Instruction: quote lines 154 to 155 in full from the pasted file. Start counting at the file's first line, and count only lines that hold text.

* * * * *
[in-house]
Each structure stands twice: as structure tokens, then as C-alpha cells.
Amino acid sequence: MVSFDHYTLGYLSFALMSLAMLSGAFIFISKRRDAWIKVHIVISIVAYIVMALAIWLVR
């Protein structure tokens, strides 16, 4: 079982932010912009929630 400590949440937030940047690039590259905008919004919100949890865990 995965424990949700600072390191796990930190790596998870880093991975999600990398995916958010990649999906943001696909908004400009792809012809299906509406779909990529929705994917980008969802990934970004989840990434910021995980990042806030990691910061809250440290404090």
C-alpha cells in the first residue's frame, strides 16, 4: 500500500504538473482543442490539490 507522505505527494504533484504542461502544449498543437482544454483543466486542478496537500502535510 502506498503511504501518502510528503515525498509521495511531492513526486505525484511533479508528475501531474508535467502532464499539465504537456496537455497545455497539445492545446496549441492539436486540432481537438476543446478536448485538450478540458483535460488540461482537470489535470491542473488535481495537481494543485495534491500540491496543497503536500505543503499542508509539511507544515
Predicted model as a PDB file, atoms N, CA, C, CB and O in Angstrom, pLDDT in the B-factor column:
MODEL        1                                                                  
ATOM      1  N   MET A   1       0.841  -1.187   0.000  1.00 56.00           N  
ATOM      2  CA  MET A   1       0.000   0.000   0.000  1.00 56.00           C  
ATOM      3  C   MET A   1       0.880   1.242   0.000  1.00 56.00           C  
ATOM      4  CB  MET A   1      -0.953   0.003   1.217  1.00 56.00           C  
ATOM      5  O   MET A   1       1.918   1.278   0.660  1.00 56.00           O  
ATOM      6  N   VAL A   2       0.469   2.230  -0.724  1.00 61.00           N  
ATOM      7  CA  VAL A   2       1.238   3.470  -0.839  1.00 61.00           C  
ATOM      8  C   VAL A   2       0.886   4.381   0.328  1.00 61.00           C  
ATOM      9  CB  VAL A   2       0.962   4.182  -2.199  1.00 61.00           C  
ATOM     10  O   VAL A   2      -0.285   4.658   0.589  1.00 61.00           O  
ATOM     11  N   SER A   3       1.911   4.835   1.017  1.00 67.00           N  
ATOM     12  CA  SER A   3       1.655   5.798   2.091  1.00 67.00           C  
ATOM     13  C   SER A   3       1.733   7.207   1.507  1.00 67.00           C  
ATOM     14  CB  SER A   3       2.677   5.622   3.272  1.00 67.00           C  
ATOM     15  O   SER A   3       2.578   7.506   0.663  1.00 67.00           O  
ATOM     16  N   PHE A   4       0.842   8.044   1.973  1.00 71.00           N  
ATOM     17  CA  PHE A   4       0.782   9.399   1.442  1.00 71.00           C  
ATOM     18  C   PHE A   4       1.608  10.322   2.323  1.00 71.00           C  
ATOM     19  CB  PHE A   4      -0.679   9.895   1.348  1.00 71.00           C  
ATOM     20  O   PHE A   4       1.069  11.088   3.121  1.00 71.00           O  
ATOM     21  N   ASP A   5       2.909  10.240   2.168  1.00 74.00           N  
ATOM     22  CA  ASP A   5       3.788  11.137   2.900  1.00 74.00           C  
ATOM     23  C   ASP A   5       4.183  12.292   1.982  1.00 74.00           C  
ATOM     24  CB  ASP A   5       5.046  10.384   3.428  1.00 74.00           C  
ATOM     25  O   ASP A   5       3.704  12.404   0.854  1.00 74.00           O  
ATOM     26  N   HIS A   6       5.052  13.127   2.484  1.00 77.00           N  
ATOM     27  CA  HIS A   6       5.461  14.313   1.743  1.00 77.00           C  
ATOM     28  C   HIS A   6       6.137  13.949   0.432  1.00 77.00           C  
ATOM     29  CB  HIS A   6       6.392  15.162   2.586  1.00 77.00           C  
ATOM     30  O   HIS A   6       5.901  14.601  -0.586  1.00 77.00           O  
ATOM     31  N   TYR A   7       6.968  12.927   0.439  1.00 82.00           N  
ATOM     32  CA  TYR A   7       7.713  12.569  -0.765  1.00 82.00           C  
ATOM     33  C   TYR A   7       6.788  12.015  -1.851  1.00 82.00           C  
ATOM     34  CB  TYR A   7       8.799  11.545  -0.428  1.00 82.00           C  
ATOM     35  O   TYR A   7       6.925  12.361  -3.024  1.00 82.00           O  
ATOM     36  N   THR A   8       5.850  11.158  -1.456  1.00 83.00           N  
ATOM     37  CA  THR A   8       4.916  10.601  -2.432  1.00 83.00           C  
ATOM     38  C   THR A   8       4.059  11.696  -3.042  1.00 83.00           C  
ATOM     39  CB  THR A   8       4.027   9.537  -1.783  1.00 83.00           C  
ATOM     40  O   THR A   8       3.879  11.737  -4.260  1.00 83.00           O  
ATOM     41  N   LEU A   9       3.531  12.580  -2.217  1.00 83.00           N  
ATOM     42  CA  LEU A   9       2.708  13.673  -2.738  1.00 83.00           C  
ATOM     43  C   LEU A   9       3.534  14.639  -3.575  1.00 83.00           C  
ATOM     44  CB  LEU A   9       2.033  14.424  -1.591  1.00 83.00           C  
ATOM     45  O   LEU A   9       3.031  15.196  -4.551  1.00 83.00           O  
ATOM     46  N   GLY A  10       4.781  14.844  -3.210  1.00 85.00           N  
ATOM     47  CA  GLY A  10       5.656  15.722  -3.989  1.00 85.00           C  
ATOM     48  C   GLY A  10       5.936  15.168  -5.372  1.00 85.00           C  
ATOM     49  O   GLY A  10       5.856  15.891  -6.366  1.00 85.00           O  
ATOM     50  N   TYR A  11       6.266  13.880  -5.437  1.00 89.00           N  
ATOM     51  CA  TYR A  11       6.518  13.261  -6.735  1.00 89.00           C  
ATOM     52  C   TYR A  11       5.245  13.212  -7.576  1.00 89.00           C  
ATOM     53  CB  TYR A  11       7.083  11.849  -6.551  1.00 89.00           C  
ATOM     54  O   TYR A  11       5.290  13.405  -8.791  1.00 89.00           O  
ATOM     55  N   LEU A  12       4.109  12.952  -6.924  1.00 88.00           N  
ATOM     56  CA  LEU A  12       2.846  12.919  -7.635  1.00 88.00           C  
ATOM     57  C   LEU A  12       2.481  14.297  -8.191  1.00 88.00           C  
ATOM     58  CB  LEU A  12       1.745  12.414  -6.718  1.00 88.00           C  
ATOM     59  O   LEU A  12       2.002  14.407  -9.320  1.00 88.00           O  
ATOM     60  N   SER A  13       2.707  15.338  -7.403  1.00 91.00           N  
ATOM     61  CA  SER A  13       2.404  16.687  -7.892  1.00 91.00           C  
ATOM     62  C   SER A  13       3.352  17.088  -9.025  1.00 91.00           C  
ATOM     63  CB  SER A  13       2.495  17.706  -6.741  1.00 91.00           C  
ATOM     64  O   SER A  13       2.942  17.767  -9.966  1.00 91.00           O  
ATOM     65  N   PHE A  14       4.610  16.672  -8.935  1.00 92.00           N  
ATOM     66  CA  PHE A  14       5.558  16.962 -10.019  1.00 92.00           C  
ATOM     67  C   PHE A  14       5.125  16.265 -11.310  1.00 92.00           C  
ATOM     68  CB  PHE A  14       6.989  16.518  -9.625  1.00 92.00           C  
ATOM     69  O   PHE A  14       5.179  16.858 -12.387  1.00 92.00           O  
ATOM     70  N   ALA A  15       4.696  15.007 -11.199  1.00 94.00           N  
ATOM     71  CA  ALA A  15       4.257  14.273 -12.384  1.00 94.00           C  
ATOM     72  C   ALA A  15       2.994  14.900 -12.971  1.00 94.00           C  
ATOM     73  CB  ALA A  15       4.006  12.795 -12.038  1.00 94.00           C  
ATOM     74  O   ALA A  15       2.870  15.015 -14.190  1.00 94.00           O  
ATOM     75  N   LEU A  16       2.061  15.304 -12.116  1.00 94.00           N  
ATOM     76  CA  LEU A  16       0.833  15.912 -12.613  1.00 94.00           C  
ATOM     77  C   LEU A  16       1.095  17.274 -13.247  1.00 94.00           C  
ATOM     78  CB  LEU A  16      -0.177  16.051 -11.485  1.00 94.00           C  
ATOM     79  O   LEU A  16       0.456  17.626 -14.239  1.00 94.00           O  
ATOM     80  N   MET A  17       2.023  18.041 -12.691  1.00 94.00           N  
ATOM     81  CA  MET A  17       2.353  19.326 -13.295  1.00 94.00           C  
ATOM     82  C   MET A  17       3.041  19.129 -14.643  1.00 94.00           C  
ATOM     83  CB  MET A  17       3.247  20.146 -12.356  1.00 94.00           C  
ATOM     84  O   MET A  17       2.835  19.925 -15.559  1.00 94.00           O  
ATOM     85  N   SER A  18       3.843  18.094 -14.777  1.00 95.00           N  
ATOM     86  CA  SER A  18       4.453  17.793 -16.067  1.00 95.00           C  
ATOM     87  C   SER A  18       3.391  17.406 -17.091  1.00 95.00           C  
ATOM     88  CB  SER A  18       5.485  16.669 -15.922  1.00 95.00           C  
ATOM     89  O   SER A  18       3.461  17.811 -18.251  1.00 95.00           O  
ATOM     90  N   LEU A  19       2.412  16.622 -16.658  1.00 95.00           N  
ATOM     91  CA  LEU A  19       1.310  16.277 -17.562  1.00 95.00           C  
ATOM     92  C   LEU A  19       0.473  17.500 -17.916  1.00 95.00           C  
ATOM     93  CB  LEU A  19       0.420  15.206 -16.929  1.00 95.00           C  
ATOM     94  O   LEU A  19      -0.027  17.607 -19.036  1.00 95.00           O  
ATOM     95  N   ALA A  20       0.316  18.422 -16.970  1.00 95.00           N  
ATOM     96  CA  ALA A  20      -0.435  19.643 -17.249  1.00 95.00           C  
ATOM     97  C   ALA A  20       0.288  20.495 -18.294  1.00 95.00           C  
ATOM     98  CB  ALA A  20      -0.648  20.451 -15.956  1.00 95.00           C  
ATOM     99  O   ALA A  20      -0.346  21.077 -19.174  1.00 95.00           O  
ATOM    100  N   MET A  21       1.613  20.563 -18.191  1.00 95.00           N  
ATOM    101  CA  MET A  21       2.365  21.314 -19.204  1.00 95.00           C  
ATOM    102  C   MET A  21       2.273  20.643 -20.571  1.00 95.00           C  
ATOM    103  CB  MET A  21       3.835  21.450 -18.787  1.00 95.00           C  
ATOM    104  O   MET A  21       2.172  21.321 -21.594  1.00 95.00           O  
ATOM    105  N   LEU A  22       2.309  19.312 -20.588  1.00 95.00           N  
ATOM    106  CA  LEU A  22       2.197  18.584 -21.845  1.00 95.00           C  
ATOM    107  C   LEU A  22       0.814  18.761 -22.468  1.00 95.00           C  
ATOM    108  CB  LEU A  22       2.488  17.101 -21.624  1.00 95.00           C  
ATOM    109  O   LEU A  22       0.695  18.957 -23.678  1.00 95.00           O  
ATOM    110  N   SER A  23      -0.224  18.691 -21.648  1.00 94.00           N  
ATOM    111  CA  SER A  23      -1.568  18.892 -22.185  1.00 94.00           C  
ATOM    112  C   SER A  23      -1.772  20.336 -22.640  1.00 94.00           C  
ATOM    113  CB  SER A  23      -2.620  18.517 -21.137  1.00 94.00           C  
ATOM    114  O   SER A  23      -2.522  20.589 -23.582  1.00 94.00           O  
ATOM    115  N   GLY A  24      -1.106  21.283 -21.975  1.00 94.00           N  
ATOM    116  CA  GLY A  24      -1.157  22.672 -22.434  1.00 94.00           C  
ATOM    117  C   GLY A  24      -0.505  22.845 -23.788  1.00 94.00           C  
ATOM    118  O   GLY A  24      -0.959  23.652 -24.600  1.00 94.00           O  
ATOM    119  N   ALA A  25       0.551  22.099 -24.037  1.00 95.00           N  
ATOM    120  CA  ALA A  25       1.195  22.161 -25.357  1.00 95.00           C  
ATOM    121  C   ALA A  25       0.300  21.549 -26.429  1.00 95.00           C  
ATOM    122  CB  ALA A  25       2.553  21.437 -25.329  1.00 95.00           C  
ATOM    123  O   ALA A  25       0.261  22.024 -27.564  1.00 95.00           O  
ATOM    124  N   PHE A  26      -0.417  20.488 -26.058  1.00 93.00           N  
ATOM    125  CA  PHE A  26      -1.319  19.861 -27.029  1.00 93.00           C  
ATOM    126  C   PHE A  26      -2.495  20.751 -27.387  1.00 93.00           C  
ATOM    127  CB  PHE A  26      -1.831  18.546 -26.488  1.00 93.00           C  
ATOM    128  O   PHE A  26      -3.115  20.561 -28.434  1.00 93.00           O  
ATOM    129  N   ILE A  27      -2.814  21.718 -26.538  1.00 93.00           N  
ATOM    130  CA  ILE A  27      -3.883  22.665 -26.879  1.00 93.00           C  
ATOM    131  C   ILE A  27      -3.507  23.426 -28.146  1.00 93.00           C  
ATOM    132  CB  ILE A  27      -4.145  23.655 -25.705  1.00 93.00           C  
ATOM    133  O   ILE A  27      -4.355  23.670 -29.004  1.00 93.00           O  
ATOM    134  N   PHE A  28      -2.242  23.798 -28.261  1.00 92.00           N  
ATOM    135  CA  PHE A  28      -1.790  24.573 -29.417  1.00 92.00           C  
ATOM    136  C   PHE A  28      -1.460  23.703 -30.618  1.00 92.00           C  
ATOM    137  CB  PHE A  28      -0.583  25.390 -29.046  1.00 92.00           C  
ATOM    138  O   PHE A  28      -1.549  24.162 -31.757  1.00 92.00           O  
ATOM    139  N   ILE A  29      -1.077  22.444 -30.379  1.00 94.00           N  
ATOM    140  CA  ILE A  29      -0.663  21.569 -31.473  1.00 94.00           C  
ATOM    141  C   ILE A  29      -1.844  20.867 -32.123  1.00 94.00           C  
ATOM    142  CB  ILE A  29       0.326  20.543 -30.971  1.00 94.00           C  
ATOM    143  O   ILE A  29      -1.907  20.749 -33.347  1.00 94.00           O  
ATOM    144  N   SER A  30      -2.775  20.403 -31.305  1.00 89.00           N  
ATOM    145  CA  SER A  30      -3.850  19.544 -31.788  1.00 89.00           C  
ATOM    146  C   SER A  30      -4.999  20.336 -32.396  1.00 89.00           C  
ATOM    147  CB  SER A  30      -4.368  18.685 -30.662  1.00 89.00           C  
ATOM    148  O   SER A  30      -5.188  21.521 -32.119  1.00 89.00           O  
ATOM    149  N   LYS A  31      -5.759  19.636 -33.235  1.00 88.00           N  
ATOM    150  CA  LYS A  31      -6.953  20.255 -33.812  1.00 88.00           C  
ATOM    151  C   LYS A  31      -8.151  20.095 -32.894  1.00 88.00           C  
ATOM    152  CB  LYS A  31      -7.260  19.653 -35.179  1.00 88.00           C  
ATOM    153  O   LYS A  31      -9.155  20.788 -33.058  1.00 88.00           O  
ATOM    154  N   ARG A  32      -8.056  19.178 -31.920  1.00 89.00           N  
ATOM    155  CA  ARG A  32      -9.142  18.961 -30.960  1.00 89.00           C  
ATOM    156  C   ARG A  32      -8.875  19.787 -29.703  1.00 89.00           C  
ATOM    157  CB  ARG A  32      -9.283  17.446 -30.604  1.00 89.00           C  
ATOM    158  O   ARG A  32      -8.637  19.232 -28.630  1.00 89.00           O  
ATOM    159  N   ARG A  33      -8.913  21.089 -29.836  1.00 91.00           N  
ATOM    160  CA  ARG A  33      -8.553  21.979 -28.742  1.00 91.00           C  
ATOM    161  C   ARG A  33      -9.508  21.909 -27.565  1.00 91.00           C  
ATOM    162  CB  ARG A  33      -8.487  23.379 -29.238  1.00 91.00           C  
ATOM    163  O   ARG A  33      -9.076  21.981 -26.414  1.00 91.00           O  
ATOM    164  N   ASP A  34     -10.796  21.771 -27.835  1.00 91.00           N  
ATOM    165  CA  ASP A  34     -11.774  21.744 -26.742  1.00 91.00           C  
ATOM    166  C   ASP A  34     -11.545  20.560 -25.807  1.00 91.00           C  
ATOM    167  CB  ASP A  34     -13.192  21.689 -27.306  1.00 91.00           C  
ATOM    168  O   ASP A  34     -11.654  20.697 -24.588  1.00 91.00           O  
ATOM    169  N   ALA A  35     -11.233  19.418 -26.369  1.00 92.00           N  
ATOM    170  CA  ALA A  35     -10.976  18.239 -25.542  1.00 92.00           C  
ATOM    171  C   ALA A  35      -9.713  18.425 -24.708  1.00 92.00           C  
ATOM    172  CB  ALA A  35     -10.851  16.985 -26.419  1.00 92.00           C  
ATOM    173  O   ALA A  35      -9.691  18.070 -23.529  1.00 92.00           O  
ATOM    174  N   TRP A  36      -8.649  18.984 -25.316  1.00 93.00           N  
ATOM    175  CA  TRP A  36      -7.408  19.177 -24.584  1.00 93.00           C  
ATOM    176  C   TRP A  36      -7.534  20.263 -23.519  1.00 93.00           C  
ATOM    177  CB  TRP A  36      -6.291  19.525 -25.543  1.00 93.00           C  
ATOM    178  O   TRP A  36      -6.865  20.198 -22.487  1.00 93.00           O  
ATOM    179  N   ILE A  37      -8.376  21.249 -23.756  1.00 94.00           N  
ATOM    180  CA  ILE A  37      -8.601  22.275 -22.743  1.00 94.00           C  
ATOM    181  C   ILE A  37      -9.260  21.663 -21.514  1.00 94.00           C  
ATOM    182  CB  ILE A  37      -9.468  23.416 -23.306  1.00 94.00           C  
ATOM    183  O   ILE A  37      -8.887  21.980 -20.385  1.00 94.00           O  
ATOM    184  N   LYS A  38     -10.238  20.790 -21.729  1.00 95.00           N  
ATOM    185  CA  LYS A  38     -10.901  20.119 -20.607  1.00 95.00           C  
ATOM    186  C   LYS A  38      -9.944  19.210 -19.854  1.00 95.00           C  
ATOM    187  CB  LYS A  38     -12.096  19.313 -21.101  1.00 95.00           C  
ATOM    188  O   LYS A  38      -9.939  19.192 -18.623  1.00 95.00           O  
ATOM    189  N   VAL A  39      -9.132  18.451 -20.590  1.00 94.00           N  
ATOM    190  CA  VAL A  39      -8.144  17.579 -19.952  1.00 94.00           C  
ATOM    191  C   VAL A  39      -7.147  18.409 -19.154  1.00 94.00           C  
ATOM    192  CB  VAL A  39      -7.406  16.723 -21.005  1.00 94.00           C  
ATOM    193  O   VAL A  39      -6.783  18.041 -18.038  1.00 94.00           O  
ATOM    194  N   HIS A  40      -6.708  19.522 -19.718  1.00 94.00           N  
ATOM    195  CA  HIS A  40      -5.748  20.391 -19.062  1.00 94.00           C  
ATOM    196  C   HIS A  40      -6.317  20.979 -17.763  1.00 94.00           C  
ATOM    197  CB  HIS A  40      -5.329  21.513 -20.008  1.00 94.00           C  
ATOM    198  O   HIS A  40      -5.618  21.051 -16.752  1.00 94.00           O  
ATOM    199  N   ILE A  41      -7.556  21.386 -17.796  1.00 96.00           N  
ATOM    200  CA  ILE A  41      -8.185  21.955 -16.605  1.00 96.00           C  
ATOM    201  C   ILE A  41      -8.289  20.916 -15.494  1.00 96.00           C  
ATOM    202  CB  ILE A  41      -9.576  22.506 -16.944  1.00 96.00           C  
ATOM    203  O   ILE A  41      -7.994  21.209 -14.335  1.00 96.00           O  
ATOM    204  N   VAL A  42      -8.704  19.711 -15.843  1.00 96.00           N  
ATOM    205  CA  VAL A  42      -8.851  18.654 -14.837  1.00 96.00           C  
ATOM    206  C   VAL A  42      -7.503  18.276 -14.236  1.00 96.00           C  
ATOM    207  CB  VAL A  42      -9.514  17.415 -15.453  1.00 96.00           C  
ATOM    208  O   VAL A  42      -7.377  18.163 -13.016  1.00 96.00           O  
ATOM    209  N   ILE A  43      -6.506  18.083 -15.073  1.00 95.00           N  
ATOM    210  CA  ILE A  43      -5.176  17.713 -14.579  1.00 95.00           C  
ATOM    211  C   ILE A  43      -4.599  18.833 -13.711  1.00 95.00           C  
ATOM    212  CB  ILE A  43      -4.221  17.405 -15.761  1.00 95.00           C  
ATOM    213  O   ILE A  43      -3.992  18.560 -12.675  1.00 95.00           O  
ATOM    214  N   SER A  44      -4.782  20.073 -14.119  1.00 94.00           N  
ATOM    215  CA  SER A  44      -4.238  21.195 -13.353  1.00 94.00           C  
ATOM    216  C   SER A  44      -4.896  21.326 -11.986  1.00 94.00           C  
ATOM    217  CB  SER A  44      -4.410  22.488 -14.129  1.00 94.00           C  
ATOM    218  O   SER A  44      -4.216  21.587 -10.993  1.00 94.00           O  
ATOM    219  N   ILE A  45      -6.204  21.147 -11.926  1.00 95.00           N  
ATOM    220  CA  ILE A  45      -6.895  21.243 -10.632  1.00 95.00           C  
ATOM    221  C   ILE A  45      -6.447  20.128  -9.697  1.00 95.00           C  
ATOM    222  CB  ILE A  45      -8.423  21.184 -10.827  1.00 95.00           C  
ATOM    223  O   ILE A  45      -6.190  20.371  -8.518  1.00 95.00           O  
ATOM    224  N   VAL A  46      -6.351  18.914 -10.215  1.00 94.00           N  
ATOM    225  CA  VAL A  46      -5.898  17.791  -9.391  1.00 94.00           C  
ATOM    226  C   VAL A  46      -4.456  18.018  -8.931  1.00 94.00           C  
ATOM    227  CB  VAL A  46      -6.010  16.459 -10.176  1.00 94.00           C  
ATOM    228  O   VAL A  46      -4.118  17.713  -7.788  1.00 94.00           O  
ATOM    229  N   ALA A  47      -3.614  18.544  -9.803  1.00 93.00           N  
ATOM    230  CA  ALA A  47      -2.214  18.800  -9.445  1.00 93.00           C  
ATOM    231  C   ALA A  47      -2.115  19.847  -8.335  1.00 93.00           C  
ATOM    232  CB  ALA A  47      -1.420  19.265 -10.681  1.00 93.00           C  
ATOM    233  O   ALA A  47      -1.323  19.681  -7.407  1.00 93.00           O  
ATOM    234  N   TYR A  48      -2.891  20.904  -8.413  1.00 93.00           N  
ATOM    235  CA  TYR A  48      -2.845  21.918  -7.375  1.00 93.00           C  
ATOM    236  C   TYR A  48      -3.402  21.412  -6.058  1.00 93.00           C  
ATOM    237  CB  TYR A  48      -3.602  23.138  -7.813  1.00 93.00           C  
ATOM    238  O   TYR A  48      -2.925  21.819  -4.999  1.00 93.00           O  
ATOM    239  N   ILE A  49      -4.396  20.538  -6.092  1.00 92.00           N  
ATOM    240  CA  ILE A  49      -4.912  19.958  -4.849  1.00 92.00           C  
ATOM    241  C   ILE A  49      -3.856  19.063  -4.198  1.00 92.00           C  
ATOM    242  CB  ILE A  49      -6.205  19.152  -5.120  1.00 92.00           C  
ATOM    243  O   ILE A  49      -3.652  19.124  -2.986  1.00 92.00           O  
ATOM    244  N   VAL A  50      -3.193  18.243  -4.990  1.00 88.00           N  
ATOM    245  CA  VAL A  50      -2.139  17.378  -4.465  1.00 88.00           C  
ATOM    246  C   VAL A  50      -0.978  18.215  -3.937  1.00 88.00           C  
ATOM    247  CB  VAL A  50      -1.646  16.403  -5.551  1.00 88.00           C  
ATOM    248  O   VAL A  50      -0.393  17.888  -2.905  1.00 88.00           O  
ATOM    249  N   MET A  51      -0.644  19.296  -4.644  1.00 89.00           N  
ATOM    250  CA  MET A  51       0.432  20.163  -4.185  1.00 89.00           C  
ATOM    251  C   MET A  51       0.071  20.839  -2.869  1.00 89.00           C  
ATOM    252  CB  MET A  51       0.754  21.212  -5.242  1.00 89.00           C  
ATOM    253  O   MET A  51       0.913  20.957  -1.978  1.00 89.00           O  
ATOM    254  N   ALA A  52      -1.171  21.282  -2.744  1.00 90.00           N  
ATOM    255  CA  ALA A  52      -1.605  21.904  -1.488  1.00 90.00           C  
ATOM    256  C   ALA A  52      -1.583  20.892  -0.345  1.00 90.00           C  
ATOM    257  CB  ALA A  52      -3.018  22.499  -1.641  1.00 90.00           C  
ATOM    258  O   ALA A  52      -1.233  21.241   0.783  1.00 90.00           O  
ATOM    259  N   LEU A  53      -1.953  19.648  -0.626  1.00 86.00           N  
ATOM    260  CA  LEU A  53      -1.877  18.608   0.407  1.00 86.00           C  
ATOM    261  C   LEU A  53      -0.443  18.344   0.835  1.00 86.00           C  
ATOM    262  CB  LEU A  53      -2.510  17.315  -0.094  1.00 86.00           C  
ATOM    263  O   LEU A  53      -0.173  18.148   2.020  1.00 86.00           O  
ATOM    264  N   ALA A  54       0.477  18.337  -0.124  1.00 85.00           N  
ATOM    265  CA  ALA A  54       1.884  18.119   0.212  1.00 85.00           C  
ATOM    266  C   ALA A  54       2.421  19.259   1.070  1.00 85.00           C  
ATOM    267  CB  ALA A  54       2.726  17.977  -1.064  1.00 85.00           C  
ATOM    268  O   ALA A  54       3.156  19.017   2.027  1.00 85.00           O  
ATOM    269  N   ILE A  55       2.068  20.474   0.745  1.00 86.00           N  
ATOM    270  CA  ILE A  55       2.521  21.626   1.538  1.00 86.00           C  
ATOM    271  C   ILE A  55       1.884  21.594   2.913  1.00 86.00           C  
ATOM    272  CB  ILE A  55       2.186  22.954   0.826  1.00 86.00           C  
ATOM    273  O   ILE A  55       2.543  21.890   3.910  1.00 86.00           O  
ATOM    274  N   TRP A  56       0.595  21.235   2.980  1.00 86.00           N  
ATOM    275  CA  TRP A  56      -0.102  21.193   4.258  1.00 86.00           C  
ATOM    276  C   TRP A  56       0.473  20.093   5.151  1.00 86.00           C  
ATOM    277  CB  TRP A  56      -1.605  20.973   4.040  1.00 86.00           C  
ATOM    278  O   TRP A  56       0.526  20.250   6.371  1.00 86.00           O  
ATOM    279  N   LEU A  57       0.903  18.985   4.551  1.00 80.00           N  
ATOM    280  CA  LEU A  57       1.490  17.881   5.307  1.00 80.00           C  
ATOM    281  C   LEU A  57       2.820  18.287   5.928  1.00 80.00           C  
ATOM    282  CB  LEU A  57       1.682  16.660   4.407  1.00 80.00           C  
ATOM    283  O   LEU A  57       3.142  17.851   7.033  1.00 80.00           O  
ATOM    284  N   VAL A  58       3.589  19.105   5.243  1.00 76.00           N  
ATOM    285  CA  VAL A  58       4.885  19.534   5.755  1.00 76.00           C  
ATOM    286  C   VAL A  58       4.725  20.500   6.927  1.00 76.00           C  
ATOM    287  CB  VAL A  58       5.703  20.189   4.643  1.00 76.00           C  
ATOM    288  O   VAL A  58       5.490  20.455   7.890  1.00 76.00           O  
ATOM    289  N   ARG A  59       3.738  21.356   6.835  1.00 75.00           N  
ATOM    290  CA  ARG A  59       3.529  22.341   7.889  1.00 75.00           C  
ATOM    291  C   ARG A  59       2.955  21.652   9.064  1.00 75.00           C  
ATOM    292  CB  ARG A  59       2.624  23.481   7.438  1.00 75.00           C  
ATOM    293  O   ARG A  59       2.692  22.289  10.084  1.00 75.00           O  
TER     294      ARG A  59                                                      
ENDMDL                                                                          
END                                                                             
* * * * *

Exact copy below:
ATOM    147  CB  SER A  30      -4.368  18.685 -30.662  1.00 89.00           C  
ATOM    148  O   SER A  30      -5.188  21.521 -32.119  1.00 89.00           O  